Moderna to begin testing of Covid vaccine booster injections for a South African variant

A healthcare worker administers an injection of Moderna COVID-19 vaccine to a woman at an pop-up vaccination site operated by SOMOS Community Care during the coronavirus disease (COVID-19) pandemic in New York, January 29. of 2021.

Mike Segar | Reuters

Moderna said Wednesday that it sent doses of a new Covid-19 vaccine designed to provide better protection against the highly contagious variant of the coronavirus spreading in South Africa to the National Institutes of Health.

The vaccine, which Moderna calls mRNA-1273.351, is ready to be tested in an early-stage clinical trial to determine whether it can be used as a booster vaccine against the South African strain, also known as B.1.351, the company said. . Moderna found that its current two-dose regimen elicits a weaker immune response against the South African strain, although the company said antibodies in patients remain above levels expected to be protective against the virus.

“Moderna is committed to making as many updates to our vaccine as necessary until the pandemic is under control,” Moderna CEO Stephane Bancel said in a press release. “We hope to demonstrate that booster doses, if necessary, can be administered at lower dose levels, allowing us to provide many more doses to the global community by the end of 2021 and 2022 if necessary.”

US health officials are increasingly concerned about new emerging variants of the virus, particularly the B.1.351 strain, which has been shown to reduce the effectiveness of vaccines both on the market and in development. In recent weeks, White House Chief Medical Adviser Dr. Anthony Fauci has lobbied Americans to get vaccinated as quickly as possible before potentially new and even more dangerous variants of the virus emerge.

As of Tuesday, the Centers for Disease Control and Prevention has identified 1,881 cases of the B.1.1.7 variant, first identified in the U.K. The US agency said it has identified 46 cases of the B. 1,351, from South Africa, as well as five cases of P.1, a variant first identified in Brazil. As more people become infected, even more troublesome mutations are more likely to emerge, medical experts say.

On Monday, the Food and Drug Administration released updated guidance saying that modified Covid-19 vaccines that work to protect against new emerging variants can be licensed without the need for lengthy clinical trials. The FDA would approve the new vaccine as an amendment to the emergency use application originally approved by a company, thus speeding up the regulatory review process.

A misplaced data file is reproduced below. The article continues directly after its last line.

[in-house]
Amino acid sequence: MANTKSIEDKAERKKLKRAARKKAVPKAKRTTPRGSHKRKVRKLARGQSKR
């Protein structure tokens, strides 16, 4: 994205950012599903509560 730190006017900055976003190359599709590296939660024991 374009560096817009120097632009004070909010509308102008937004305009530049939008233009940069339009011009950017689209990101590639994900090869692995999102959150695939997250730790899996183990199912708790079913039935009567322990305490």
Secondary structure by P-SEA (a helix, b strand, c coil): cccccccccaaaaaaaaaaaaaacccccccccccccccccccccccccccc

Moderna first announced on January 25 that it was working on a booster injection to protect against the variant in South Africa.

The company said Wednesday that it plans to evaluate three approaches to boost immunity. The first approach would use variant-specific booster injections, such as mRNA-1273,351, but at a lower dose than the original vaccine. The second approach would combine the parent vaccine with a specific vaccine variant in a single injection of 50 micrograms or less, Moderna said. The third approach would try a third injection of the parent vaccine at a lower dose.

Moderna said it also plans to test the original vaccine and the new booster vaccine as a two-dose regimen in people without antibodies to the coronavirus.

Separately, the company also announced that it expects to produce up to 1.4 billion doses of Covid-19 vaccine in 2022. It has also raised its global base-case production estimate from 600 million doses to 700 million doses this year.

Moderna said the 1.4 billion doses in 2022 assume the vaccine will be delivered at its current level of 100 micrograms. If the vaccine is found to be effective at a lower dose level, the company could supply up to 2.8 billion doses in 2022, the company said.

Moderna has an agreement with the United States government for 300 million doses. So far, the company has shipped about 55 million doses to the United States. It expects to complete delivery of the first 100 million doses to the US by the end of the first quarter of 2021, the second 100 million doses by the end of May 2021, and the third 100 million doses by the end of July 2021. .


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